Bank-sanctions

How banks can avoid the intensifying sanctions crossfire in trade

Economic sanctions are increasingly being used as a political pressure tool, and as governments in the West continue to ramp up measures against Russia, players in trade must make sure they are not caught in the sanctions crossfire.

The US imposed another wave of economic sanctions on Russia this week, in what it says was a move aligning with allies in the West, following weeks of tightening measures that have targeted significant sectors of Russia’s economy, including energy, aviation, aerospace and technology.

The measures taken in this crisis have been unprecedented. “Few in the West, and even fewer in Russia, anticipated the massive blockade against trade… freezing of Russian central bank and private bank assets, freezing assets of oligarchs, and wholesale departure of Western firms,” states a blog by the Peterson Institute for International Economics (PIIE), an influential independent think tank, published last week.

Banks and their corporate clients operating in trade must ensure they do not breach economic sanctions – else they risk significant fines and reputational damage. Indeed, data provider Refinitiv reports that maritime trade with Russia has more than halved since the crisis began in late February.

Over the past few years, regulators have been sounding the alarm over financial crime risks in trade, calling out and fining those that fail to comply. In March 2020, the Office of Financial Sanctions Implementation, the UK regulator, fined one international bank a record £20.5m for allegedly breaching restrictions on loans to Russian financial institutions.

The “Dear CEO” letter by UK regulators last year also served as a stark warning to trade finance bosses, urging them to advance risk assessments for financial crime. Following that, the US Government Accountability Office highlighted trade-based money laundering risks and urged for better information sharing. Meanwhile, earlier this month, the UAE was added to the Financial Action Task Force’s “gray” list, which represents jurisdictions deemed as having a high risk of money laundering.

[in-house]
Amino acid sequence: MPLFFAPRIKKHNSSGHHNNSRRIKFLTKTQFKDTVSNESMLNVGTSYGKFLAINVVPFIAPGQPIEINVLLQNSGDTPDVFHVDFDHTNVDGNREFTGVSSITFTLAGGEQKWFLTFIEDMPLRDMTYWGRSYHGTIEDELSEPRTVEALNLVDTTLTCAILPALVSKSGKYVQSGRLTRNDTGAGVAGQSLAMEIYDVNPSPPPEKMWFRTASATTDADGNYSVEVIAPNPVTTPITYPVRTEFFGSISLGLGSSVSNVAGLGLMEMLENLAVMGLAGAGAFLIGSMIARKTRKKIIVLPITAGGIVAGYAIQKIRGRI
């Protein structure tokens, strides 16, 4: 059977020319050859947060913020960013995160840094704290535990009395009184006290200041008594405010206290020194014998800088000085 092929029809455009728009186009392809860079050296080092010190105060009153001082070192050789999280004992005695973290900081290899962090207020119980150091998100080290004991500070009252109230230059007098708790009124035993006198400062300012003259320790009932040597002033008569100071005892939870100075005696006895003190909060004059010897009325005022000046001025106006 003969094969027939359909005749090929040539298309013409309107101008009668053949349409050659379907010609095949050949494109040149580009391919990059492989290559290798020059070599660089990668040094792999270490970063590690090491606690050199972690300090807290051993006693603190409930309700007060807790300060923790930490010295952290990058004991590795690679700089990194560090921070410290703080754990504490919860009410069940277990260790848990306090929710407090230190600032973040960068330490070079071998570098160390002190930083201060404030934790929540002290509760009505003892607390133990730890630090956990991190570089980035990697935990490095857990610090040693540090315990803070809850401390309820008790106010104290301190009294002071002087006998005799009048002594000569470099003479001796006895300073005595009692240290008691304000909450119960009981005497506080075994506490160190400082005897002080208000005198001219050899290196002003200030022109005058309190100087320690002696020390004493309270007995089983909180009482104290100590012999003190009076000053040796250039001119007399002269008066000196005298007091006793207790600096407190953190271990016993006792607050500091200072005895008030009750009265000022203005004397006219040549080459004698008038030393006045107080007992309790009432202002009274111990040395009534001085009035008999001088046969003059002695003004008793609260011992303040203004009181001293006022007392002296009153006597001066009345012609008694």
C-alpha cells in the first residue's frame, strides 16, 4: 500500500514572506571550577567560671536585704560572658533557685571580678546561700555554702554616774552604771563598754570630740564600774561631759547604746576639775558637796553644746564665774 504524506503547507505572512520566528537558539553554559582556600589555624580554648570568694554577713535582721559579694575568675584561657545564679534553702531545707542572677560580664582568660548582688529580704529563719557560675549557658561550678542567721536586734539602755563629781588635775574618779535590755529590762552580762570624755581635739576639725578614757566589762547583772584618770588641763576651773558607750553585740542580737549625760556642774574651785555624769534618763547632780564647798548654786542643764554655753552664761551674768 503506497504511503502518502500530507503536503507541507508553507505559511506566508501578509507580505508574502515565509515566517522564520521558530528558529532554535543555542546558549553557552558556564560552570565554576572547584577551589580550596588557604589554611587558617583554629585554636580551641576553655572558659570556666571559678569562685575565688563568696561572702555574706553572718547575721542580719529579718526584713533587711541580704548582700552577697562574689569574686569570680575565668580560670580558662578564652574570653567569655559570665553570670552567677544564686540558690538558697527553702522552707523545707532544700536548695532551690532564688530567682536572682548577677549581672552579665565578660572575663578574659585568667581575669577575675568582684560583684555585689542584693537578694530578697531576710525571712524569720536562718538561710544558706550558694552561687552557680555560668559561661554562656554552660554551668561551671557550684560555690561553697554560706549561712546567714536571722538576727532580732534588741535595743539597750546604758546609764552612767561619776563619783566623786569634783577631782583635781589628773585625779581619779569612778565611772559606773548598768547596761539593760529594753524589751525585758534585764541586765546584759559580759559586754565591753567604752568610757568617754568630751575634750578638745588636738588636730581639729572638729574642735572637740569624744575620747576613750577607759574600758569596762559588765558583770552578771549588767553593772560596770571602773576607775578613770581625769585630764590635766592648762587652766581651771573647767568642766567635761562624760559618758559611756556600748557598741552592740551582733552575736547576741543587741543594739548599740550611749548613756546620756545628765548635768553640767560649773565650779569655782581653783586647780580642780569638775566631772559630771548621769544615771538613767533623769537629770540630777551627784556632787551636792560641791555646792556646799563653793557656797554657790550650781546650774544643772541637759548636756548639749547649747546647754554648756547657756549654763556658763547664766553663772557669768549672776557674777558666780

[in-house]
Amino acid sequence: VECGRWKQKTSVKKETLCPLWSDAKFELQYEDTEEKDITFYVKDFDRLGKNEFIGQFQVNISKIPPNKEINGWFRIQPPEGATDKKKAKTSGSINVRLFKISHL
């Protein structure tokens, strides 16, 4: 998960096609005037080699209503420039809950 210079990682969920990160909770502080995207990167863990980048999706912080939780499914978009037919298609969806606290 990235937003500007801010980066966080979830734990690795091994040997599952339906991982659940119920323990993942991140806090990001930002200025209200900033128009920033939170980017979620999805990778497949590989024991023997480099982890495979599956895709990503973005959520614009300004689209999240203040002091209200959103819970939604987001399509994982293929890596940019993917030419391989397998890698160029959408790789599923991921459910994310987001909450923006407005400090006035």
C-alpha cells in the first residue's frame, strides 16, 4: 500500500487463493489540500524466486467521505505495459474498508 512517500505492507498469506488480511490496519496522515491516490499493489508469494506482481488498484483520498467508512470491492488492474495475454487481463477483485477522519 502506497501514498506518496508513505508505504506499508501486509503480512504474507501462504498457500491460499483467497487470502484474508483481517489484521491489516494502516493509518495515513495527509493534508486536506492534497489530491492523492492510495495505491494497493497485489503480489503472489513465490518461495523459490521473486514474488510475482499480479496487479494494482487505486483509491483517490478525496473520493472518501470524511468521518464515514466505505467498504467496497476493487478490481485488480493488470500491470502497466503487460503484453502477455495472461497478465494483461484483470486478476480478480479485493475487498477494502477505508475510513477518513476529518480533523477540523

Time for tech

With complex corporate structures stretching across different jurisdictions and the sheer volume of trade documents in a single transaction, it can be difficult for players in trade to track, trace and verify money, entities and goods, which is why malign actors target the global trade system for their illicit activities.

Additionally, the often manual and paper-based compliance process exacerbates complexities, with criminals able to manipulate documents for their gain. One trade finance transaction can require more than 100 pages of documents, with an estimated four billion pages of documents currently circulating in documentary trade, according to the International Chamber of Commerce.

Banks must comply with tightening measures on trade amid a fraught geopolitical environment – with no place for risk-based approaches in trade – but how?

One way financial institutions are advancing their compliance processes is with technology. By deploying the latest technologies, including Natural Language Processing and Neuro Symbolic Artificial Intelligence, data from complex trade documents can be accurately extracted and standardized, with transactions analyzed in real-time against rapidly changing sanctions lists, ensuring banks are fully compliant with global regulations.

Utilizing AI and rich datasets enables banks to flag and intercept potential illicit activities, including sanctions breaches, trade-based money laundering and dual use goods, in transactions instantly before any damage is done. This shift to real-time compliance is replacing the siloed, manual and retrospective approach commonly deployed in trade today. For banks, risk and costs are reduced, with operational efficiency vastly improved.

Players in trade must steer clear of tightening economic sanctions, or risk hefty fines and significant reputational damage. As sanctions are increasingly used by governments as a political pressure tool, banks and their clients should be vigilant in adhering to the rapidly evolving sanctions landscape, deploying technology to advance compliance and stamp out economic crime.

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